can easily be annihilated by a/hostile battery . Having guns take the position

before observation and communication arrangements are finished is not correct if

thereby the enemy's attention is attracted. prematurely.

ufficers hringua the batteries must specially care for security and cover

by near reconnaissance and must select roads that can be used. The reconnoitere

sent out by them must accompany the artillery by rahes and must timely report

so that a sudden attack may find the batteries ready for battle on the one hand,

and on the other, that unnecessary delay may be avoided by the artillery suddenly

encountering the hostile artillery at close range. The reconnoiterers also

maintain connection with the battery commanders who have ridden on ahead. The

officers bringing un the batteries themselves must ride only so far for'ard

as to be able to keep their eyes on the latter and lead them personally. It

is usually necessary to slacken speed on the last stretch to secure sorrect and

orderly entrance into the position.

To protect the positions from the view of planes roads and field roads are

to be used as long as possible and single column adhered to. Star shaped

nets of ruts in the terrain, ending in the position betray the battery positions

to the planes. If ruts are caused, they must be quickly obliterated or to

prolong them to deceive the planes.


299. According to the battle objective, in attack and defense the follow-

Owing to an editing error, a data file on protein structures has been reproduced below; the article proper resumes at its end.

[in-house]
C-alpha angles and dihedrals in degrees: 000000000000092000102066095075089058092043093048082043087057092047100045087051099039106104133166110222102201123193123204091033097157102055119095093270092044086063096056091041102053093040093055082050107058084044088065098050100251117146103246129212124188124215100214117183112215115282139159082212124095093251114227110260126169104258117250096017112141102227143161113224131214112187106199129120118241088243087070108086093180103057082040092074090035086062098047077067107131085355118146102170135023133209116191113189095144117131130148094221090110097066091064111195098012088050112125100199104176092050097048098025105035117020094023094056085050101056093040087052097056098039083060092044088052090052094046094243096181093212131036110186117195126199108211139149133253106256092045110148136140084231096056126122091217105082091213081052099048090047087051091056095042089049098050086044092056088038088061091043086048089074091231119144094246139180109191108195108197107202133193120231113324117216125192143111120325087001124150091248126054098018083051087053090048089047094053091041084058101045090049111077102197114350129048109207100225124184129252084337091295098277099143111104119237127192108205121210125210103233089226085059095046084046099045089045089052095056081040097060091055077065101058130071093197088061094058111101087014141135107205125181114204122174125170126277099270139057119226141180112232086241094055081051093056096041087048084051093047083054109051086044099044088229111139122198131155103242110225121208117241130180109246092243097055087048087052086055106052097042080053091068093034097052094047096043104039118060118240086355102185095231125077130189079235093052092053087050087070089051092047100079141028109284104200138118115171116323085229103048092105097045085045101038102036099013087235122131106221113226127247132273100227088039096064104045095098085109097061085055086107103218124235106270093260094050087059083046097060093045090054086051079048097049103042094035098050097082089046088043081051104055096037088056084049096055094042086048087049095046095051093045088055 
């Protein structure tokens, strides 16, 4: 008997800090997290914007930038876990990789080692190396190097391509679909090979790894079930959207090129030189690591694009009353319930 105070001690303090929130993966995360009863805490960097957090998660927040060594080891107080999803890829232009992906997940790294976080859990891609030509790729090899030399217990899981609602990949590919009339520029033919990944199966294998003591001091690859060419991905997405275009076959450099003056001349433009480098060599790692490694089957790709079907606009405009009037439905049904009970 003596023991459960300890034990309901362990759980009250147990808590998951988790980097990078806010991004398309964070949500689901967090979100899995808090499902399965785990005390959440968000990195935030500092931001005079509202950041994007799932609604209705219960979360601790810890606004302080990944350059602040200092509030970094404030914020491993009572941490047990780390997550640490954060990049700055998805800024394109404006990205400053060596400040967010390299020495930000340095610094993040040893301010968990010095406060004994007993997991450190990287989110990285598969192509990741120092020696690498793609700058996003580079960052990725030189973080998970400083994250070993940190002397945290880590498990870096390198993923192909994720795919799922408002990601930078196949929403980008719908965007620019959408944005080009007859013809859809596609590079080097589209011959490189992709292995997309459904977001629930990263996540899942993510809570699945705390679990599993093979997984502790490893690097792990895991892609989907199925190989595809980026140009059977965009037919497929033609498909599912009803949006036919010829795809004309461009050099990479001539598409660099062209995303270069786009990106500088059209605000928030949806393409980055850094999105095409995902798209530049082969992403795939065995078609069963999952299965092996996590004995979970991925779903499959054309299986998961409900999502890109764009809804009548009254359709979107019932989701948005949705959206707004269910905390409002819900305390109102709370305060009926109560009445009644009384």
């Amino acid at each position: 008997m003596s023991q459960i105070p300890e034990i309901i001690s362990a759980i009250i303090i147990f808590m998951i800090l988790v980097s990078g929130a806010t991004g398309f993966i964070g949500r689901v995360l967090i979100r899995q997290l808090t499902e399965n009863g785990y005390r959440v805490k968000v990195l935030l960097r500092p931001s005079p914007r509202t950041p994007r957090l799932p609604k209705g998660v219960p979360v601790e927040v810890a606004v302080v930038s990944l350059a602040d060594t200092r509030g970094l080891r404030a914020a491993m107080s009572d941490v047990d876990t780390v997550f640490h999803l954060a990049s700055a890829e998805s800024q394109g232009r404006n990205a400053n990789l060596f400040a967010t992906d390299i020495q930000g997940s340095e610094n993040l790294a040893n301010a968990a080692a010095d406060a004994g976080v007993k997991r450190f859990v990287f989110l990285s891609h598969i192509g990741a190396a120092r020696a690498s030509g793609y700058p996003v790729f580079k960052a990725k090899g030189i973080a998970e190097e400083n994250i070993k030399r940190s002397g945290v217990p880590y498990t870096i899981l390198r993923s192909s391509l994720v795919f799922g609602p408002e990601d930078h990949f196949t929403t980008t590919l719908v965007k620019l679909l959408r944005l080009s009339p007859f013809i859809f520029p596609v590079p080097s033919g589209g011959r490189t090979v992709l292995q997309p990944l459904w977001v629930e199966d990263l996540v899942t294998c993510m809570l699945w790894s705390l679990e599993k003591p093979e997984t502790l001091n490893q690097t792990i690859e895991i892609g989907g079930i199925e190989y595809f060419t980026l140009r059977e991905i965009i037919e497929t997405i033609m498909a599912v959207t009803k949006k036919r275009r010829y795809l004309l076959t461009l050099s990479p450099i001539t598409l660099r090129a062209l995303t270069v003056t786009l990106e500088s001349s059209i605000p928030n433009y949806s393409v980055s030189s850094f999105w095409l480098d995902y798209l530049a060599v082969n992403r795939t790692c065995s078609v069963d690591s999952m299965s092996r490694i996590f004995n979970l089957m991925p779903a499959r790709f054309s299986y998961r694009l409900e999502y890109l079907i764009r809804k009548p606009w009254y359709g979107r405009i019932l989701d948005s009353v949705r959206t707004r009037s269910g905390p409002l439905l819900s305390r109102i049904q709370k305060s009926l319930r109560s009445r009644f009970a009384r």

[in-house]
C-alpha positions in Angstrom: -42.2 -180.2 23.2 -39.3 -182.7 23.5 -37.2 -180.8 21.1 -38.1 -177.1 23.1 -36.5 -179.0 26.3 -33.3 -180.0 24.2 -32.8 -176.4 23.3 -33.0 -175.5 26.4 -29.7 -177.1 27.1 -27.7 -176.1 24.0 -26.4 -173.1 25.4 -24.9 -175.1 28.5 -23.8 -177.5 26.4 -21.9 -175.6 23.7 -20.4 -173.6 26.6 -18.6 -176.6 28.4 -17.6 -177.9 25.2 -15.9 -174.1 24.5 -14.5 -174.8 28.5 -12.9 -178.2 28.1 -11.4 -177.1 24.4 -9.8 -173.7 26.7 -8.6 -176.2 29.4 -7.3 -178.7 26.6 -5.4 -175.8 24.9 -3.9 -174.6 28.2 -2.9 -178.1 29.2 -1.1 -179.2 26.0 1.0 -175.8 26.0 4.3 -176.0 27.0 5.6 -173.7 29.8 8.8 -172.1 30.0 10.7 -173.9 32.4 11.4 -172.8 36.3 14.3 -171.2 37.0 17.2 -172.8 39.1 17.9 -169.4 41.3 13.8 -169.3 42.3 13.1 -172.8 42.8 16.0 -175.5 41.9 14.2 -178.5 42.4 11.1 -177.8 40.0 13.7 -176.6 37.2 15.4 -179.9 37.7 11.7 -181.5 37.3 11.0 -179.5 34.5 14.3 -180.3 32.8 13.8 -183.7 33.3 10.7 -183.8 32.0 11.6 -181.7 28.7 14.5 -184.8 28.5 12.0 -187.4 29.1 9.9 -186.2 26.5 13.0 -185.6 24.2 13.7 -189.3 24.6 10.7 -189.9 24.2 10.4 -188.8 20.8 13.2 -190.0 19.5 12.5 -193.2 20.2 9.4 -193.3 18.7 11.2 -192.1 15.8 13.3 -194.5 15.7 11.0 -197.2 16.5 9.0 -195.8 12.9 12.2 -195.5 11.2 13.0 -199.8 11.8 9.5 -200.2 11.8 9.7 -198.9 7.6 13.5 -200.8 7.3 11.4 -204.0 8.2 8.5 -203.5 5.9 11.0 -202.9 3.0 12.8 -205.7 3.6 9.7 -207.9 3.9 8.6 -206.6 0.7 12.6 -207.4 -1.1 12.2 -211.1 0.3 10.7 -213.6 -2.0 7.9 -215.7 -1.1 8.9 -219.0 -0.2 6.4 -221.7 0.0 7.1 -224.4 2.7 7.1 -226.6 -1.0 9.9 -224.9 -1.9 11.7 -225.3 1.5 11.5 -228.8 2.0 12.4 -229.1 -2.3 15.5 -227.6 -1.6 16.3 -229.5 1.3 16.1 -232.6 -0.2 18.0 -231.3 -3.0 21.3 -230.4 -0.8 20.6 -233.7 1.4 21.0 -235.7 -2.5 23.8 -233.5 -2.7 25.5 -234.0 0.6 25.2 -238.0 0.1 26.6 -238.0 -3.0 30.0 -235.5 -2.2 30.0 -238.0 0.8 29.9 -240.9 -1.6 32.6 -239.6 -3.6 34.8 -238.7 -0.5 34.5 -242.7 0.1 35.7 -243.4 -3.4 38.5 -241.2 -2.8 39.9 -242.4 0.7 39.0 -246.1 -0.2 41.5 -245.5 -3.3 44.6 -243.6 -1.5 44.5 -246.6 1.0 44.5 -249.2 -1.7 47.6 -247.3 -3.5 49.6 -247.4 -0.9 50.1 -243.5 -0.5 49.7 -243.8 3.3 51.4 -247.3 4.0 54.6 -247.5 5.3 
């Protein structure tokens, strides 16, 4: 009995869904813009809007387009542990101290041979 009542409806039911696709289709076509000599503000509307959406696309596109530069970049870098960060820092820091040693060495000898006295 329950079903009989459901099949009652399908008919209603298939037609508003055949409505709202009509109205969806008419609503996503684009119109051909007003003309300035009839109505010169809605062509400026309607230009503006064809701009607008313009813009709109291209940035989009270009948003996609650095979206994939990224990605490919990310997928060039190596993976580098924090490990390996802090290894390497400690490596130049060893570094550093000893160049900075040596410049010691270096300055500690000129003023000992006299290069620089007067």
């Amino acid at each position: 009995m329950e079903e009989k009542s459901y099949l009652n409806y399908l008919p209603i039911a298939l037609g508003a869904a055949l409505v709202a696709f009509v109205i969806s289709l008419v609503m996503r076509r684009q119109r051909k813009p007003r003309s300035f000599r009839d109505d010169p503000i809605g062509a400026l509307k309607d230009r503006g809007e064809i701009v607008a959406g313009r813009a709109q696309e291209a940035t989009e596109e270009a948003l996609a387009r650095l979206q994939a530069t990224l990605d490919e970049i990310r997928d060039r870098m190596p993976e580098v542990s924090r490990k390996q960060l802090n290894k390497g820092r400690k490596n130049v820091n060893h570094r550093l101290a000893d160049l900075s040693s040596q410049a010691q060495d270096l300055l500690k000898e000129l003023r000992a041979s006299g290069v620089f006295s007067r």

ing kinds of fire are emnloyed:

a) 1 1%X~%~{g fire: tranquil, carefully controlled fire, as a rulewith
observation of the hits, carried on with. much ammunition that the destruction

of the target fired on (machine guns, minewerfers, artillery, supporting points,

important field fortifications) is assured. It ma'r be employed by all pieces.

Additional effect on live targets desirable

b) Interfering fire: Employed at irregular timesto interfere with deploymen

and going into position on the part of the enemy, with hostile traffic, comminica-

tions, supply, for firing of detraining stations, shelters, dlying fields, etc.

It can be of longer duration or in shape of sudden and unexpected fire. As a

general rule it will be impossible to fire trial shots to aseertain the range,

as the effect must be sudden to be effective. Flanking effect is specially


The interfering fire si used by all kinds of guns except the heaviest

high angle fire guns, but is specially suited for heavry caliber flat trajectory

guns .

Annihilating Fire: Fire combined in regard to extent and time, mostcy

shock-like, and in shape of shortter or longer and repeated. sudden fire. Ob-

servation of the general effect desirahle. Annihilating fire is fired by all

kinds of guns, except the heaviest calibers, against targets which are to be set

rapidly and decisively out of action. It is suitable to produce the strongest

moral in addition to material effect. It is the most important kind of fire in

attack, especially for the immediate preparation of the charge or its defeat.

The annihilating fire, as means of artilleristic defeat of a charge, will in most